The question machine has made an exact copy of an arrangement of bits, which were then translated by my computer and came out like this:
I have a question regarding Digital Rights Management. I think this is a funny phrase to begin with, because clearly, I have no rights here.
I just got a copy of Empire Total War for the PC. A friend of mine bought the game for his machine but found out his system wasn’t up to the task. Being the owner of a beast-machine, I paid him $50 and took the game (DVDs and all) off him.
When I go to install the game on my PC, Steam tells me the game is already linked to my friend’s Steam account. Oh snap, better get him to relinquish his control of the licence. Hmm, no obvious way to do that, better hit up Steam support.
Hours later, I find out that it’s impossible to do. You can walk into a store and purchase a game, sell it to a friend (so you can no longer use it) and it’s worthless. You’re not buying a game, you’re leasing it from Valve and playing by their rules.
My question is, what can I do? Do I have a leg to stand on when it comes to fighting Valve? Do I have to return the game to my friend and ask for my money back?
Ah digital rights, and their management: a pet topic of mine. Pull up a seat, and lend me your ear for a short while. Continue reading “A Question Regarding Rights, or Lack Thereof”
Google has a lot at stake in the copyright wars. They hold monstrous caches containing most of the data on the web, no doubt some of it covered by copyright. They also probably hold the risky position of a “service provider” under the new law, requiring them to respond to accusations of infringement.
Google recently filed a submission to the Telecommunications Carriers Forum with their position on the proposed law change. They take the same position that I have:
Section 92A undermines the incredible social and economic benefits of the open and universally accessible internet, by providing for a remedy of account termination or disconnection that is disproportionate to the harm of copyright infringement online.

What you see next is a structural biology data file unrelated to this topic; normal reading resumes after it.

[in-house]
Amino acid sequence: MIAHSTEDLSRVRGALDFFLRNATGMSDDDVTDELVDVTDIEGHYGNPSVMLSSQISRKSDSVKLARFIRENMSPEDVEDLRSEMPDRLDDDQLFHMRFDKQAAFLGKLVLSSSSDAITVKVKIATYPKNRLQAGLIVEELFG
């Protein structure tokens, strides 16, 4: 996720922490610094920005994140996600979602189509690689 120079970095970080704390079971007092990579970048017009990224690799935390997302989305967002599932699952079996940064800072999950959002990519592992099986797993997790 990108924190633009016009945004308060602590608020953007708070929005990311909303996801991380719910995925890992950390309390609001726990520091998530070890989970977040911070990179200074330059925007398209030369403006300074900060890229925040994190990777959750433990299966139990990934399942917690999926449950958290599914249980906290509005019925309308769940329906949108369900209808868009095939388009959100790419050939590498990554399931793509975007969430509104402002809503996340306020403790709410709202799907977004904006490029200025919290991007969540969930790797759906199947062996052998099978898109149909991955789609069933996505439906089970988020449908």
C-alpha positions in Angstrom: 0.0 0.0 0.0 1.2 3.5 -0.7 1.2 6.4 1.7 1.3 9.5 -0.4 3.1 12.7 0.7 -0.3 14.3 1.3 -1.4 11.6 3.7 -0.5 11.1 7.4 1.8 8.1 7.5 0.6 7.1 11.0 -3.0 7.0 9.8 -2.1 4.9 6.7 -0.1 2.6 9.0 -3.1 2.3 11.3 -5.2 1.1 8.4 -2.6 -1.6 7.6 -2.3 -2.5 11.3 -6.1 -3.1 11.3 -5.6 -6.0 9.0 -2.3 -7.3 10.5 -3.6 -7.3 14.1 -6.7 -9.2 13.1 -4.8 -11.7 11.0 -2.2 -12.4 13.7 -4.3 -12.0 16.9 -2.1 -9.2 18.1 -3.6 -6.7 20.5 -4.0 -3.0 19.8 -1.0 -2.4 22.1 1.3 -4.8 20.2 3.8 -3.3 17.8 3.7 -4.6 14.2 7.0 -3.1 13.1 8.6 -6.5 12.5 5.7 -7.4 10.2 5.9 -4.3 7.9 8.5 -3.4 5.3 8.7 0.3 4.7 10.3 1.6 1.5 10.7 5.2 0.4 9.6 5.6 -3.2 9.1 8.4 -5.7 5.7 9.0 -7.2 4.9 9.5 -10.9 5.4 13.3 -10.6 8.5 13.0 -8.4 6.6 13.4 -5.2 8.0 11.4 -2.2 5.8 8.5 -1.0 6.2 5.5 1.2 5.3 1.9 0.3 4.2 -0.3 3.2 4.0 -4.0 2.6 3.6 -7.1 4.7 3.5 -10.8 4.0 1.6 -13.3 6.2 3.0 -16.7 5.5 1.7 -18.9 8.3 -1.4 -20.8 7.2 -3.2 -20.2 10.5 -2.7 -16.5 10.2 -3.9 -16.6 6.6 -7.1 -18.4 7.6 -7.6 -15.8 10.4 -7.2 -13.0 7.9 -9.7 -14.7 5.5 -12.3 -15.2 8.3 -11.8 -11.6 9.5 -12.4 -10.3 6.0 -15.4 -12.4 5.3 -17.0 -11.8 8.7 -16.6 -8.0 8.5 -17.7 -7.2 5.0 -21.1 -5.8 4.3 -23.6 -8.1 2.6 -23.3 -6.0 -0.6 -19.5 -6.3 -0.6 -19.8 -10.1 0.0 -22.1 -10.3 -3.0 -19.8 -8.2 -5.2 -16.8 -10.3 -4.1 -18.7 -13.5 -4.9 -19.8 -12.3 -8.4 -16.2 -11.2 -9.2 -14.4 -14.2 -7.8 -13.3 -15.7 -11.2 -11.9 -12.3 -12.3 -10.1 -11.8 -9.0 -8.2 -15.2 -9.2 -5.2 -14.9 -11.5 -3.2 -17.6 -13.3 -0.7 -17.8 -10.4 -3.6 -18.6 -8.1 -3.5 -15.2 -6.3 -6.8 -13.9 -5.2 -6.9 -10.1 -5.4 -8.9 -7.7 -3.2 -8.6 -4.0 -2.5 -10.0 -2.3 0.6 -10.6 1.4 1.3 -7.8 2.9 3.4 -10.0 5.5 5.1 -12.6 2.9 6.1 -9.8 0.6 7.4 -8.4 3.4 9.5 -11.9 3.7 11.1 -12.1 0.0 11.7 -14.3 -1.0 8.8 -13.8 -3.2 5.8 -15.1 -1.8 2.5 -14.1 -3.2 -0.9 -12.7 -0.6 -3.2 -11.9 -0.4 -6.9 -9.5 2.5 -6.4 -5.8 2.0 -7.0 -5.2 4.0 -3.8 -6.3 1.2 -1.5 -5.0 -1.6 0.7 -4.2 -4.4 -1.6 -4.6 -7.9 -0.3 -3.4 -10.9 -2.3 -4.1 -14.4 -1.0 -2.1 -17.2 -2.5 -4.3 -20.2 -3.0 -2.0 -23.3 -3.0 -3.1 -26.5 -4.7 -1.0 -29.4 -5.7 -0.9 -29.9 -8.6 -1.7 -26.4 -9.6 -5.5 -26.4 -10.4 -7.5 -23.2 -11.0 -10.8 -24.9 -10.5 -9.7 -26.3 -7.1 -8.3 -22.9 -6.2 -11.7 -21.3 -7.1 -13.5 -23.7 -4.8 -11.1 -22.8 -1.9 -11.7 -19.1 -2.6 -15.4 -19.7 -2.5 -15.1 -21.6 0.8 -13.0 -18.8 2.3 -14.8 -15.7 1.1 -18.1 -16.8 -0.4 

I’m pleased that a huge company like Google has joined the conversation, and only hope it helps towards the eventual repeal of this horrendous law.
The Blackout has been a fantastic success, garnering the attention of the government, and resulting in a delay in implementation for the famed Section 92(a).
The focus of the campaign to date has (quite rightly) been on the Guilt Upon Accusation aspect of the law. This aspect is easy to explain, and also piques the interest of non-technical audiences and the press.
But to my mind, the more egregious aspect of the law is that it assumes that your internet connection is used solely for the purpose of downloading illegal copies of audio and video files. This is wrong. In most cases that pipe also happens to carry a large part of one?s day-to-day communications. It might also carry your work, your livelihood, and some of your basic human rights.
We already have adequate laws to punish those who intentionally duplicate copyrighted works, just as we have laws to punish many other civil crimes. This makes sense: punish the offence, and set that punishment at a level that deters reoffending, or others from offending in the first place. Don?t require the removal of a basic utility upon accusation. The nearest equivalent I can think of is vehicle confiscation. In that case, the law requires a proven offence and a court-order, and also has a requirement that the court consider undue hardship before applying the confiscation.
Additionally, if the internet disconnection provision made any sense, why are there not provisions throughout the Copyright Act for removal of other tools of infringement? I would expect to see the confiscation of electronic devices carrying unauthorised copies, and perhaps a provision to require a local council to shut down a theatre should they infringe copyright multiple times.
This issue of an overzealous punishment is not solved by any delays in implementation of the law, and will not be solved by the implementation of a Code of Practise. The answer is really quite simple:
Section 92a must be repealed.